- Calcium salts may reduce the absorption of the estramustin or thyroid hormones. It is recommended that taking Natecal D3 be spaced at least 2 hours from these medicines.
- Oxalic acid (found in spinach and rhubarb) and phytic acid (found in whole cereals) may inhibit calcium absorption through formation of insoluble compounds with calcium ions. The patient should not take calcium products within two hours of eating foods high in oxalic acid and phytic acid.
During pregnancy the daily intake should not exceed 1,500 mg calcium and 600 IU vitamin D. Studies in animals have shown reproductive toxicity of high doses of vitamin D. In pregnant women, overdoses of calcium and cholecalciferol should be avoided as permanent hypercalcaemia has been related to adverse effects on the developing fetus. There are no indications that vitamin D at therapeutic doses is teratogenic in humans. Natecal D3 can be used during pregnancy, in case of a calcium and vitamin D deficiency.
Natecal D3 can be used during breast-feeding. Calcium and vitamin D3
pass into breast milk. This should be considered when given additional vitamin D to the child.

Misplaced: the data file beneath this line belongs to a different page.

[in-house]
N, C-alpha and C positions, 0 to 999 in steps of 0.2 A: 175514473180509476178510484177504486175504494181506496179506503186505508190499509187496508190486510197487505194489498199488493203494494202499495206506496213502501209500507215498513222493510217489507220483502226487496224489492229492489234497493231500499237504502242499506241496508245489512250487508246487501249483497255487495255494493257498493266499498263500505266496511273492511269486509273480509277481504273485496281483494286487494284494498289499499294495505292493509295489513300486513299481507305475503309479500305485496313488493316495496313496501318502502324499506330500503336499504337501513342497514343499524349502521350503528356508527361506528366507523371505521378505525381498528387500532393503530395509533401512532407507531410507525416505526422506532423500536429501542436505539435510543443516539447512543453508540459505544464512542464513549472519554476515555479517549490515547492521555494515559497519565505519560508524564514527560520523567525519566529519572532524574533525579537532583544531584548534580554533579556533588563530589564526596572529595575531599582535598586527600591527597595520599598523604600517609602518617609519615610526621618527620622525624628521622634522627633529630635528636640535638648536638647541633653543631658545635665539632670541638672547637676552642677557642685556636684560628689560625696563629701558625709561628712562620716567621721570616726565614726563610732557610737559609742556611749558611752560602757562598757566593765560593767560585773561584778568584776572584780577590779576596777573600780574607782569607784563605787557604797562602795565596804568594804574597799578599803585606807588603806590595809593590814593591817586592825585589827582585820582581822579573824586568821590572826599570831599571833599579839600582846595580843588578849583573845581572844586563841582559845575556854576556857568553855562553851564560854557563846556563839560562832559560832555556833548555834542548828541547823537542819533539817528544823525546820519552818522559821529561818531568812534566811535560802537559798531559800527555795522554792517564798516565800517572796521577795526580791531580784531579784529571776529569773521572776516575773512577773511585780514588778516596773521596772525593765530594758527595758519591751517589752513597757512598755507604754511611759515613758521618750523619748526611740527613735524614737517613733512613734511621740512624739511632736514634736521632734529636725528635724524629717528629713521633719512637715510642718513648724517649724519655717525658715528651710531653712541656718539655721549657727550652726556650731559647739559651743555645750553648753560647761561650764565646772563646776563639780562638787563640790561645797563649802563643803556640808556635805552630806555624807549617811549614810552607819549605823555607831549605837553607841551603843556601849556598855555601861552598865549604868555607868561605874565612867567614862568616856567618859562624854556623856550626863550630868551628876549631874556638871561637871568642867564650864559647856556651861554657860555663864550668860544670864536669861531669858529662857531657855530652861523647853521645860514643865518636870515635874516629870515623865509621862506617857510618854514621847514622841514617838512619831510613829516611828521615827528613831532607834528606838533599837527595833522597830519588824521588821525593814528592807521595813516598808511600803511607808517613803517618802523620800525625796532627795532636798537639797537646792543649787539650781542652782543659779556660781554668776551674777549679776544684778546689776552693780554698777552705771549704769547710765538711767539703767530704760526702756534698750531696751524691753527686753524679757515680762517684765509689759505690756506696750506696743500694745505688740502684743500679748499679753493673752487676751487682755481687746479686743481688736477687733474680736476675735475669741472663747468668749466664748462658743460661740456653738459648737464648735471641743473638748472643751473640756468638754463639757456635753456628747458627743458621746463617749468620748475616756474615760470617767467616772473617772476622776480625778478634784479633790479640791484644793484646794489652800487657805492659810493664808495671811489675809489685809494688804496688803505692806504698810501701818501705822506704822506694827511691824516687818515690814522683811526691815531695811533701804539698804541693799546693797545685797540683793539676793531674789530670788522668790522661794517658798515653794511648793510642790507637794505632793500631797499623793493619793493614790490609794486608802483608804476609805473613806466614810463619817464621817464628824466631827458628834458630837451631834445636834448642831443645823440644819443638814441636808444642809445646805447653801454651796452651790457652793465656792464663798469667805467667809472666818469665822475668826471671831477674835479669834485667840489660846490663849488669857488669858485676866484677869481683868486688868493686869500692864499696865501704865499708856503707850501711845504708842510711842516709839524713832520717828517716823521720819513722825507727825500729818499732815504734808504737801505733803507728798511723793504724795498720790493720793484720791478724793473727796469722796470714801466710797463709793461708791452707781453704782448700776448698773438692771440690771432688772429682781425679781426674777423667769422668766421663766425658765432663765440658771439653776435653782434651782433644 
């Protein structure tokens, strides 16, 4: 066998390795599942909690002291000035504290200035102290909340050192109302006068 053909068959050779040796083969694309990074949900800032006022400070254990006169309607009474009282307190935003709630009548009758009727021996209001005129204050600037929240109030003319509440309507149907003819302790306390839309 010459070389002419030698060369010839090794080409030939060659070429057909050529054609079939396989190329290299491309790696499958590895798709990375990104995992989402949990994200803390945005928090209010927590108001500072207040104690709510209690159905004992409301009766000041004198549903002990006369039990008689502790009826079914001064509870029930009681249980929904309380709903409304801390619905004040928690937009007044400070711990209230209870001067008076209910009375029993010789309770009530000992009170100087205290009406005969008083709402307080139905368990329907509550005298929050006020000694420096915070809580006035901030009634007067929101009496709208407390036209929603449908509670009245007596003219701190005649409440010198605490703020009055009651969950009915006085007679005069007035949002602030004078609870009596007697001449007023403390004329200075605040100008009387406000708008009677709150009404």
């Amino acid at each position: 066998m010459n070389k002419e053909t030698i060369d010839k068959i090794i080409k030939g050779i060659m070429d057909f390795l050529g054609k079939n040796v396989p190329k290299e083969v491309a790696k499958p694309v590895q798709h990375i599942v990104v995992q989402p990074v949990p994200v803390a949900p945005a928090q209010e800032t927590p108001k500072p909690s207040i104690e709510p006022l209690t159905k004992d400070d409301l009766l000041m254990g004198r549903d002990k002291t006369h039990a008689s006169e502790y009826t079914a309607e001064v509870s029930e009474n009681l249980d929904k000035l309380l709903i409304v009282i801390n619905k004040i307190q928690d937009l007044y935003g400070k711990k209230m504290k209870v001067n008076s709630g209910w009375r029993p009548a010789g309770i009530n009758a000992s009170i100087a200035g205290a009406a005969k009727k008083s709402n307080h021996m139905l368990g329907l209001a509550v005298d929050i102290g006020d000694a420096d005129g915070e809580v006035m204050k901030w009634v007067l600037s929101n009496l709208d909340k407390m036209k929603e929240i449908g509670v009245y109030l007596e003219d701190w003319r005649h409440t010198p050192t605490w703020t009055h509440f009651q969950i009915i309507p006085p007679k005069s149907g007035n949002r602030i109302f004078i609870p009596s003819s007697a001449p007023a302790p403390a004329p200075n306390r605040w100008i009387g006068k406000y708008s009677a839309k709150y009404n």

No studies on the effects on the ability to drive and use machines have been performed. An effect is, however, unlikely.
Undesirable effects are listed below by system organ class and frequency. Frequencies are defined as: very common (≥ 1/10), common (≥ 1/100, <1/10), uncommon (≥ 1/1,000, <1/100), rare (≥ 1/10,000, <1/1,000), very rare (<1/10,000), not known (cannot be estimated from the available data).
Metabolism and nutrition disorders
Uncommon: Hypercalcaemia and hypercalciuria
Rare: Constipation, flatulence, nausea, stomach pain and diarrhoea
Skin and subcutaneous disorders
Rare: Pruritus, rash and urticaria
Immune system disorders:
Not known (cannot be estimated from the available data): Serious allergic (hypersensitivity) reactions such as angioedema or laryngeal oedema.
Other special population